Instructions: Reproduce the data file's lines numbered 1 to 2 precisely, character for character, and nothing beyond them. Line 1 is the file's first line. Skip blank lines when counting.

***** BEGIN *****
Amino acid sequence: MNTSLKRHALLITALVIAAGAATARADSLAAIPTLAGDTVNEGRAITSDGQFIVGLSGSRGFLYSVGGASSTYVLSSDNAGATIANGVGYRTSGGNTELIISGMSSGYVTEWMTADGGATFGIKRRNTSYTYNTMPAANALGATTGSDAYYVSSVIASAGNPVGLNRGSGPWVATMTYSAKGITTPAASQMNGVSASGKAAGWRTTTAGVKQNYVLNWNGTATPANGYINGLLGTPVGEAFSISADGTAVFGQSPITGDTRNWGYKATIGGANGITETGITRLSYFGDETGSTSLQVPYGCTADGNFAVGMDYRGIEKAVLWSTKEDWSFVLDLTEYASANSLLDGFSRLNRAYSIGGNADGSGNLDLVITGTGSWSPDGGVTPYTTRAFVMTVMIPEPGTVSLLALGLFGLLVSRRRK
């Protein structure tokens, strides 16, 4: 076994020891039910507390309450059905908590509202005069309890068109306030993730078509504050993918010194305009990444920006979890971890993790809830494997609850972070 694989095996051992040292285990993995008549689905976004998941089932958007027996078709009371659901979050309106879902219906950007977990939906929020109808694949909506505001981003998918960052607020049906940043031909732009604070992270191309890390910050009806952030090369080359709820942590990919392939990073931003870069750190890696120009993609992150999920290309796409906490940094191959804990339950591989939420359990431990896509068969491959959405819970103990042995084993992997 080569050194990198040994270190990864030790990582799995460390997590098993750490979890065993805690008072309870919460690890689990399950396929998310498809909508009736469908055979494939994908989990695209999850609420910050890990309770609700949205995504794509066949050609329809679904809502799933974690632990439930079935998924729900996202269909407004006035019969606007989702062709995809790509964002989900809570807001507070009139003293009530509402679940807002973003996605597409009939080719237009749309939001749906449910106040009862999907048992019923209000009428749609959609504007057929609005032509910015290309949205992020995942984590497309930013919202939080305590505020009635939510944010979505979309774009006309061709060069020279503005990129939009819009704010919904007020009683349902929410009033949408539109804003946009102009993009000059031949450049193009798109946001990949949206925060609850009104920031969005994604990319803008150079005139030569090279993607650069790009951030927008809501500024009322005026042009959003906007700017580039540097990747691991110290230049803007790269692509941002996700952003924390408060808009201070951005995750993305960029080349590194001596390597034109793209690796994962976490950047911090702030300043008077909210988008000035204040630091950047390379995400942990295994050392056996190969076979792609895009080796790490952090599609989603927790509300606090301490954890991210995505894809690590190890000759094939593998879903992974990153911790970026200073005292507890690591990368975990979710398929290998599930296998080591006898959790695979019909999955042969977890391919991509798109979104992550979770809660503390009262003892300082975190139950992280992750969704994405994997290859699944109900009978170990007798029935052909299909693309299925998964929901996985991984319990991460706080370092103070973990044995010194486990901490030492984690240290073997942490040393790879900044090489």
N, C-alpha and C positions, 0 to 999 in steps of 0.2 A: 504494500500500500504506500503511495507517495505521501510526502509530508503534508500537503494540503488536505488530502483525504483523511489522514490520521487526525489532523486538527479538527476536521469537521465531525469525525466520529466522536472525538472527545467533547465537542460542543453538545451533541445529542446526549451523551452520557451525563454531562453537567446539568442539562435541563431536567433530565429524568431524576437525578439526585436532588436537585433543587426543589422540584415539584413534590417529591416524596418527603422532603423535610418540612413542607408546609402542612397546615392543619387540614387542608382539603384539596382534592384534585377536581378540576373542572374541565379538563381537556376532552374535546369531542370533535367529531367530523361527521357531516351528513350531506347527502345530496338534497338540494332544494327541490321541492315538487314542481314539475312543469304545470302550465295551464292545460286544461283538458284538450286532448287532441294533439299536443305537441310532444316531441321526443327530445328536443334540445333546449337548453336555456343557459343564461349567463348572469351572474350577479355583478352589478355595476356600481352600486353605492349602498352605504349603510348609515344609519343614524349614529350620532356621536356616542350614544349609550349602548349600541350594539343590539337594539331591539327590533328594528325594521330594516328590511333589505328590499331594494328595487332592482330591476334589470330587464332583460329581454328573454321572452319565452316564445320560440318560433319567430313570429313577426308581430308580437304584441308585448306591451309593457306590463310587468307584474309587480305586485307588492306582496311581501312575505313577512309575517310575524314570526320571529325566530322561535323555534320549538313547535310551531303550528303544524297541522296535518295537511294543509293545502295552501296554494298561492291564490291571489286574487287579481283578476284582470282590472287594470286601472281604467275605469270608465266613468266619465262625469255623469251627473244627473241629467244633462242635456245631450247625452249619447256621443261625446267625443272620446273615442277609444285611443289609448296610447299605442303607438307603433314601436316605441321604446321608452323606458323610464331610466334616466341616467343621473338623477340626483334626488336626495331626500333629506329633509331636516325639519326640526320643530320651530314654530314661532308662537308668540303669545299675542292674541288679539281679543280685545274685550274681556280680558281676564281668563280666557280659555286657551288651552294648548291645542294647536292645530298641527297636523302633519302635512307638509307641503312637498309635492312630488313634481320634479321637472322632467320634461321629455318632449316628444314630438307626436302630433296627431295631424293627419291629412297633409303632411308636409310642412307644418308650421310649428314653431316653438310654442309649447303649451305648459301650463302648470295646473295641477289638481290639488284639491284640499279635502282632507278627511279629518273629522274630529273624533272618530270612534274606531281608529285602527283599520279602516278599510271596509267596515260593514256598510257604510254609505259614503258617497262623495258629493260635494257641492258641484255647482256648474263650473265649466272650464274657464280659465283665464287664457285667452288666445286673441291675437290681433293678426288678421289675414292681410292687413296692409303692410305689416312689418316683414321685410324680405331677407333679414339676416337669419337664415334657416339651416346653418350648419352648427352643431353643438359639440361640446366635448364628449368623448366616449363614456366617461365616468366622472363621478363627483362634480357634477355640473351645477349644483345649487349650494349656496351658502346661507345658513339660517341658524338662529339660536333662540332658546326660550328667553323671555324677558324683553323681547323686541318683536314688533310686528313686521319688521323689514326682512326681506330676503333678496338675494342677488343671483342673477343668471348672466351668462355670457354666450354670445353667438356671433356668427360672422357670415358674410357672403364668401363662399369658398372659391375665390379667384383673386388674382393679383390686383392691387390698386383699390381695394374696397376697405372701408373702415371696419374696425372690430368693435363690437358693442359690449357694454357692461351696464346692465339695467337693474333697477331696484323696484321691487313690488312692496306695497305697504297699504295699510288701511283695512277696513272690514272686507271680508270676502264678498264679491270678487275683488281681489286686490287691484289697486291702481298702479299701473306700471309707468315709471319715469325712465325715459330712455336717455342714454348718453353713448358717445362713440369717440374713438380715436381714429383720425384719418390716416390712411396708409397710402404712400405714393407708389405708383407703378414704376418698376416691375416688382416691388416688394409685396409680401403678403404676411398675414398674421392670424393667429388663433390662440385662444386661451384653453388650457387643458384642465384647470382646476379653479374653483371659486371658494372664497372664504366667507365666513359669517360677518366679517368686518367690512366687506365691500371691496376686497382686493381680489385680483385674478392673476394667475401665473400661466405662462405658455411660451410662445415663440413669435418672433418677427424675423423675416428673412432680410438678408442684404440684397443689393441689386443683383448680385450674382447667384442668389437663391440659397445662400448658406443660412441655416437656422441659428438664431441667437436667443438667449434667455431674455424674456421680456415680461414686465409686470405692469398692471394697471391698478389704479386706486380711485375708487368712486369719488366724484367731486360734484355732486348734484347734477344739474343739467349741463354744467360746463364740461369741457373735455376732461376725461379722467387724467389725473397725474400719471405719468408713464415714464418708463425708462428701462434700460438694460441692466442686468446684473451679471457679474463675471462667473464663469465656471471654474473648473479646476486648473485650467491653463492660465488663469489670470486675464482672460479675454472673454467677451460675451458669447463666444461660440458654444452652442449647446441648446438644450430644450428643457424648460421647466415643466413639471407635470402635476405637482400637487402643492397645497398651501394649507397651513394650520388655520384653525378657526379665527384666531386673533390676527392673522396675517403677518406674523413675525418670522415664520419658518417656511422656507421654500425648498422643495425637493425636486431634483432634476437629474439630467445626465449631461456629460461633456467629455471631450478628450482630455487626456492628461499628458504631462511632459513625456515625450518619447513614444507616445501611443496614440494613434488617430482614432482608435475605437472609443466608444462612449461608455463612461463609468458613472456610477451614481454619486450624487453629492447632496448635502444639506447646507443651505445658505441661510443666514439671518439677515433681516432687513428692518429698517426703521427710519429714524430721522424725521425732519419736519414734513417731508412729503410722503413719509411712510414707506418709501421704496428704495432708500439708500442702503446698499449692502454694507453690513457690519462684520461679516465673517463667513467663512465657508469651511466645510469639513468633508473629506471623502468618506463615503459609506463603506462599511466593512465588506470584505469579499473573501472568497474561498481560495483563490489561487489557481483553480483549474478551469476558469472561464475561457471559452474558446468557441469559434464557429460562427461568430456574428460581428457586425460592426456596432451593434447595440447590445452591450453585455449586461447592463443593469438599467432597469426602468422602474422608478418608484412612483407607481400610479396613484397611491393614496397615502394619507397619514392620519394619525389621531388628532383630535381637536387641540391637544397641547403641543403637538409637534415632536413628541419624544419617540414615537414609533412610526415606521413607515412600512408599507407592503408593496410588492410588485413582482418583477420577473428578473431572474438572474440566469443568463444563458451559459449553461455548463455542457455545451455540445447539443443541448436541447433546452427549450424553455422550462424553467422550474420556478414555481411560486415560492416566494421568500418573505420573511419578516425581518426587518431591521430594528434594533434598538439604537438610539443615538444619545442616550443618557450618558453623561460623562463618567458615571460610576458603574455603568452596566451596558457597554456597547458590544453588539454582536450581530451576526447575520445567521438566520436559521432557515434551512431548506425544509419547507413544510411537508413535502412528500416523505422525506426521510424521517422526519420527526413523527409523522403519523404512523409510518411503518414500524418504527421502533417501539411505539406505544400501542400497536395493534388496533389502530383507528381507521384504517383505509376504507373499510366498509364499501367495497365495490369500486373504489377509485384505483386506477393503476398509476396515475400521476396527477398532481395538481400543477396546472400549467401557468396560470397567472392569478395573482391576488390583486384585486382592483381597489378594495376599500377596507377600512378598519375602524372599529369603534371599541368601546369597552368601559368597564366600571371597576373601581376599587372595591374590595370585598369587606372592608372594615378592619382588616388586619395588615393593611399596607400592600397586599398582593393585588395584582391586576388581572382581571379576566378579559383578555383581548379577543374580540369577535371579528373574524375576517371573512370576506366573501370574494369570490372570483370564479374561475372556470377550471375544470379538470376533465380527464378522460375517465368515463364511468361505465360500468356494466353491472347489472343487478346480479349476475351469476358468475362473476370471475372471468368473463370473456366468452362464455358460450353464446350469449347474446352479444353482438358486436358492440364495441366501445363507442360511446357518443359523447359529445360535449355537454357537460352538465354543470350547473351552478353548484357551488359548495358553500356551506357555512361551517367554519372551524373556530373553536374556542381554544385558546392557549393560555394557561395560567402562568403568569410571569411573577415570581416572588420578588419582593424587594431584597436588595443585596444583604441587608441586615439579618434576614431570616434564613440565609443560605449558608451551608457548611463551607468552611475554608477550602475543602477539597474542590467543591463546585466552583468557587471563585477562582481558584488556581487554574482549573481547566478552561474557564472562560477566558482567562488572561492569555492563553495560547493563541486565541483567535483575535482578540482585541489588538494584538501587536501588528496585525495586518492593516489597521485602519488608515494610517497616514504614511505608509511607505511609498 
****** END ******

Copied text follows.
Amino acid sequence: MNTSLKRHALLITALVIAAGAATARADSLAAIPTLAGDTVNEGRAITSDGQFIVGLSGSRGFLYSVGGASSTYVLSSDNAGATIANGVGYRTSGGNTELIISGMSSGYVTEWMTADGGATFGIKRRNTSYTYNTMPAANALGATTGSDAYYVSSVIASAGNPVGLNRGSGPWVATMTYSAKGITTPAASQMNGVSASGKAAGWRTTTAGVKQNYVLNWNGTATPANGYINGLLGTPVGEAFSISADGTAVFGQSPITGDTRNWGYKATIGGANGITETGITRLSYFGDETGSTSLQVPYGCTADGNFAVGMDYRGIEKAVLWSTKEDWSFVLDLTEYASANSLLDGFSRLNRAYSIGGNADGSGNLDLVITGTGSWSPDGGVTPYTTRAFVMTVMIPEPGTVSLLALGLFGLLVSRRRK
């Protein structure tokens, strides 16, 4: 076994020891039910507390309450059905908590509202005069309890068109306030993730078509504050993918010194305009990444920006979890971890993790809830494997609850972070 694989095996051992040292285990993995008549689905976004998941089932958007027996078709009371659901979050309106879902219906950007977990939906929020109808694949909506505001981003998918960052607020049906940043031909732009604070992270191309890390910050009806952030090369080359709820942590990919392939990073931003870069750190890696120009993609992150999920290309796409906490940094191959804990339950591989939420359990431990896509068969491959959405819970103990042995084993992997 080569050194990198040994270190990864030790990582799995460390997590098993750490979890065993805690008072309870919460690890689990399950396929998310498809909508009736469908055979494939994908989990695209999850609420910050890990309770609700949205995504794509066949050609329809679904809502799933974690632990439930079935998924729900996202269909407004006035019969606007989702062709995809790509964002989900809570807001507070009139003293009530509402679940807002973003996605597409009939080719237009749309939001749906449910106040009862999907048992019923209000009428749609959609504007057929609005032509910015290309949205992020995942984590497309930013919202939080305590505020009635939510944010979505979309774009006309061709060069020279503005990129939009819009704010919904007020009683349902929410009033949408539109804003946009102009993009000059031949450049193009798109946001990949949206925060609850009104920031969005994604990319803008150079005139030569090279993607650069790009951030927008809501500024009322005026042009959003906007700017580039540097990747691991110290230049803007790269692509941002996700952003924390408060808009201070951005995750993305960029080349590194001596390597034109793209690796994962976490950047911090702030300043008077909210988008000035204040630091950047390379995400942990295994050392056996190969076979792609895009080796790490952090599609989603927790509300606090301490954890991210995505894809690590190890000759094939593998879903992974990153911790970026200073005292507890690591990368975990979710398929290998599930296998080591006898959790695979019909999955042969977890391919991509798109979104992550979770809660503390009262003892300082975190139950992280992750969704994405994997290859699944109900009978170990007798029935052909299909693309299925998964929901996985991984319990991460706080370092103070973990044995010194486990901490030492984690240290073997942490040393790879900044090489």